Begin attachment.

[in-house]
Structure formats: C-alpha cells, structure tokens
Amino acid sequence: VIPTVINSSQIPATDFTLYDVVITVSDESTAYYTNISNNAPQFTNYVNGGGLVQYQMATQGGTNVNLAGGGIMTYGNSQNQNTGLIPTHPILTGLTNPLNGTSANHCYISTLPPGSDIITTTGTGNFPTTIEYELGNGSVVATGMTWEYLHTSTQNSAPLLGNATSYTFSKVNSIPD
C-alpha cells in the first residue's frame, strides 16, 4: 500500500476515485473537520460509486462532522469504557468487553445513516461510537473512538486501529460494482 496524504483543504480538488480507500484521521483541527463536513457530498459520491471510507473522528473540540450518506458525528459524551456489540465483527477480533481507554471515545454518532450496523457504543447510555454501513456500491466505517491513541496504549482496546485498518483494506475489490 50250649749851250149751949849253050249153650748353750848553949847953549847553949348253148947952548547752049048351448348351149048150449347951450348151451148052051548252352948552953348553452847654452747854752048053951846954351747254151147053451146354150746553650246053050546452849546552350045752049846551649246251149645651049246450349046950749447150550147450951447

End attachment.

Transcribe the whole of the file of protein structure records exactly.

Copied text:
[in-house]
Structure formats: C-alpha cells, structure tokens
Amino acid sequence: VIPTVINSSQIPATDFTLYDVVITVSDESTAYYTNISNNAPQFTNYVNGGGLVQYQMATQGGTNVNLAGGGIMTYGNSQNQNTGLIPTHPILTGLTNPLNGTSANHCYISTLPPGSDIITTTGTGNFPTTIEYELGNGSVVATGMTWEYLHTSTQNSAPLLGNATSYTFSKVNSIPD
C-alpha cells in the first residue's frame, strides 16, 4: 500500500476515485473537520460509486462532522469504557468487553445513516461510537473512538486501529460494482 496524504483543504480538488480507500484521521483541527463536513457530498459520491471510507473522528473540540450518506458525528459524551456489540465483527477480533481507554471515545454518532450496523457504543447510555454501513456500491466505517491513541496504549482496546485498518483494506475489490 50250649749851250149751949849253050249153650748353750848553949847953549847553949348253148947952548547752049048351448348351149048150449347951450348151451148052051548252352948552953348553452847654452747854752048053951846954351747254151147053451146354150746553650246053050546452849546552350045752049846551649246251149645651049246450349046950749447150550147450951447